Gravity Balancing Flexure Spring Mechanisms for Shoulder Support in Assistive Orthoses

Research output: Contribution to journalArticleAcademicpeer-review

Abstract

Passive shoulder supports show large potential for a wide range of applications, such as assisting activities of daily living and supporting work-related tasks. The rigid-link architecture used in currently available devices, however, may pose an obstacle to finding designs that offer low protrusion and close-to-body alignment. This study explores the use of mechanisms that employ a flexible element which connects the supported arm to an attachment at the back and acts as energy storage, transmission and part of the load bearing structure. Based on the synthesis method explained in this paper, a large scope investigation into possible flexure-based mechanism topologies is conducted. Thereby, many potential designs are discovered, which are presented, categorized and compared. Two promising designs are developed into prototypes, and are built and tested on a dedicated test bench. These two mechanisms reduce the necessary moment to lift the arm by more than 80 % throughout 85 % of the range of motion, while staying within 18 cm and 10 cm distance from the body, respectively. The study indicates that, due to its lower protrusion and interface loads, a design with a tapered flexure connecting the upper arm via a hinge to a spring-loaded slider at the back offers the most promising solution.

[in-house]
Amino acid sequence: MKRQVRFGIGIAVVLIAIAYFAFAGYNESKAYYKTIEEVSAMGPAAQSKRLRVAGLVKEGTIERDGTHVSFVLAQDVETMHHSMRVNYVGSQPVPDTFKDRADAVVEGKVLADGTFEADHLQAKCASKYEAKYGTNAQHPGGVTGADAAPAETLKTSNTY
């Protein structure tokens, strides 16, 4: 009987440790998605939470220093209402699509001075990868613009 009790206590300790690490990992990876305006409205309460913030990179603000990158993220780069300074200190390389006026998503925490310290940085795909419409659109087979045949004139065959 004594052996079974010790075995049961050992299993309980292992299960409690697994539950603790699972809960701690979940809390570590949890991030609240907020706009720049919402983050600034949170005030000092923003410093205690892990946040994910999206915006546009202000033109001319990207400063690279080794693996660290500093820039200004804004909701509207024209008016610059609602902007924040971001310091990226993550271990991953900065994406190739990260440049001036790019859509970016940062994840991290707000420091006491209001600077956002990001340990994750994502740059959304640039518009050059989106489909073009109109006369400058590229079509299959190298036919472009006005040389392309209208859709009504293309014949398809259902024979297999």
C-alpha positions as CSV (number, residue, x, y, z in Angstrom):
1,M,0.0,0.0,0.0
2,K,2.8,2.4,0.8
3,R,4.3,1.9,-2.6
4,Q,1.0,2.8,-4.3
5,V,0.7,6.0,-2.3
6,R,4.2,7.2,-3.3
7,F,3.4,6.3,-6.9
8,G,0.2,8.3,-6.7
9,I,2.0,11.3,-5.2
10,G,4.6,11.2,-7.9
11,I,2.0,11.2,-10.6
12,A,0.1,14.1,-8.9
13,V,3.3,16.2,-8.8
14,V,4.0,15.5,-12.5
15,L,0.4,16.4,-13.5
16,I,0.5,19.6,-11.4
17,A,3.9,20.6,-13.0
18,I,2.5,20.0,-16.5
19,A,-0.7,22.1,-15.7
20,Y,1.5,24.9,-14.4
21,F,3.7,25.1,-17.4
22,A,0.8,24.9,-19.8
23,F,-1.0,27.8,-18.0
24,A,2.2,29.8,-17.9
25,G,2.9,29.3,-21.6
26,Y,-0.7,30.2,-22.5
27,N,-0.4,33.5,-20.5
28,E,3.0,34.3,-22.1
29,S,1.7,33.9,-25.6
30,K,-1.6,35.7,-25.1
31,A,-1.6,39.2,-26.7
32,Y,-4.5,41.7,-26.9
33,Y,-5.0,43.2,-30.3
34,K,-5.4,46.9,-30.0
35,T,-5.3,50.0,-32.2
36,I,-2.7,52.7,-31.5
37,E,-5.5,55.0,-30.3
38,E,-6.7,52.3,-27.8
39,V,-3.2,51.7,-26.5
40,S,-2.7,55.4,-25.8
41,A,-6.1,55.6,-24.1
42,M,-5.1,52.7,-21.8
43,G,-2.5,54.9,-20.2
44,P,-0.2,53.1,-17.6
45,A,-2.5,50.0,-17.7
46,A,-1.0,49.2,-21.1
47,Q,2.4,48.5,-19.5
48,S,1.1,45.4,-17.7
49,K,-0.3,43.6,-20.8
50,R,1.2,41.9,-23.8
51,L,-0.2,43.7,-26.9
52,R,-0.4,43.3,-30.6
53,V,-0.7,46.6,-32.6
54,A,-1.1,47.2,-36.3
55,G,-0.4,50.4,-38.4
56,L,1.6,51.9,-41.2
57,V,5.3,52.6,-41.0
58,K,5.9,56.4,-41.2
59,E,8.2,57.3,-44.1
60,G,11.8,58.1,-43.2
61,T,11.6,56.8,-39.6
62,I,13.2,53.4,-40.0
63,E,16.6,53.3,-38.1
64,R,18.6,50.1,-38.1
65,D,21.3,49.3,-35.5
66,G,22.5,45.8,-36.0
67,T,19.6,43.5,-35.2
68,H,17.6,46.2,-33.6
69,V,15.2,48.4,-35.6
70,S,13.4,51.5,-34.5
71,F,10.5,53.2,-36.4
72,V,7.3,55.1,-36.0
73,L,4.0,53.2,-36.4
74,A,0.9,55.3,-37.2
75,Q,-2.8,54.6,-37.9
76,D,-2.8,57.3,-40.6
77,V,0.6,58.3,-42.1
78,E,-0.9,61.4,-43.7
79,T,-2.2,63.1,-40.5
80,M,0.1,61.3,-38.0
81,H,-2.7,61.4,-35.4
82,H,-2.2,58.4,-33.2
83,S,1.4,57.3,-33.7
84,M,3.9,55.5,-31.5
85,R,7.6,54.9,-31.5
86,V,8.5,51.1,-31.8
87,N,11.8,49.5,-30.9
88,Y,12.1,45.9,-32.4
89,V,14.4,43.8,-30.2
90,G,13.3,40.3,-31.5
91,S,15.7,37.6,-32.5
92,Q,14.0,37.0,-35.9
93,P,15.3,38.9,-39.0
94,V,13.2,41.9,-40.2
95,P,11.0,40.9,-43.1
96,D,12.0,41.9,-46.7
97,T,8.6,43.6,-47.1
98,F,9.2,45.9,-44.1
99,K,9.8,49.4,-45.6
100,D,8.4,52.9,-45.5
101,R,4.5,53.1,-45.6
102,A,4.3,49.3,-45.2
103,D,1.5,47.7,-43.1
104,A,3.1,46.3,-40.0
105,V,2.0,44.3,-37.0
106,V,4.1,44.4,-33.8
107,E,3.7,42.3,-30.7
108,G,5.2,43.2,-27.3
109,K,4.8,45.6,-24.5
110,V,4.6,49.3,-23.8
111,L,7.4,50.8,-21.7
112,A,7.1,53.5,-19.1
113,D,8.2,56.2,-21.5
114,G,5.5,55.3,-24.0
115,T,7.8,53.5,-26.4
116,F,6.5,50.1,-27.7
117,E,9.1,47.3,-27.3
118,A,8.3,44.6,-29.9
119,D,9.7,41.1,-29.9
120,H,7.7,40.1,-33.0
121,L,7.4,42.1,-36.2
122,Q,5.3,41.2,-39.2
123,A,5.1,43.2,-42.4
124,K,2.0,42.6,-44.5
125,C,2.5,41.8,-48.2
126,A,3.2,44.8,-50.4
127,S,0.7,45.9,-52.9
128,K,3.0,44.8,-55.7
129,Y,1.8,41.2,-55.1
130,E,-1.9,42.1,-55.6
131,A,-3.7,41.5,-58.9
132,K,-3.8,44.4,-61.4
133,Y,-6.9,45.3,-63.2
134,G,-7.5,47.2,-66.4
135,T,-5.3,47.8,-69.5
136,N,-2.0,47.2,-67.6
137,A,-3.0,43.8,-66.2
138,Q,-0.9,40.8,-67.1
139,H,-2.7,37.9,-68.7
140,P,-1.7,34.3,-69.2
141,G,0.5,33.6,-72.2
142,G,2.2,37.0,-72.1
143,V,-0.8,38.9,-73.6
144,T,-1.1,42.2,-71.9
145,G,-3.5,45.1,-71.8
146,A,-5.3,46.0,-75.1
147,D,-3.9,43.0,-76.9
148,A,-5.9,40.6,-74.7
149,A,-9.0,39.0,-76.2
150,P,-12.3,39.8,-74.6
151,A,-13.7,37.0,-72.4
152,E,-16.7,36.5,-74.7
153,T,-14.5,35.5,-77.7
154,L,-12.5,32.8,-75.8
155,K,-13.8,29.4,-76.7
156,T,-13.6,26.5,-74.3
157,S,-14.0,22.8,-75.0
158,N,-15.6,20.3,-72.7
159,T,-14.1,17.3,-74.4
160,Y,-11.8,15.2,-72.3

Original languageEnglish
Pages (from-to)448-459
Number of pages12
JournalIEEE Transactions on Medical Robotics and Bionics
Volume4
Issue number2
Early online date28 Feb 2022
DOIs
Publication statusPublished - May 2022

Keywords

  • gravity balancing
  • wearable device
  • assistive orthosis
  • shoulder support
  • flexure spring
  • Arms
  • Springs
  • Shoulder
  • Gravity
  • Kinematics
  • Exoskeletons
  • Biomimetics
  • 22/2 OA procedure

Fingerprint

Dive into the research topics of 'Gravity Balancing Flexure Spring Mechanisms for Shoulder Support in Assistive Orthoses'. Together they form a unique fingerprint.

Cite this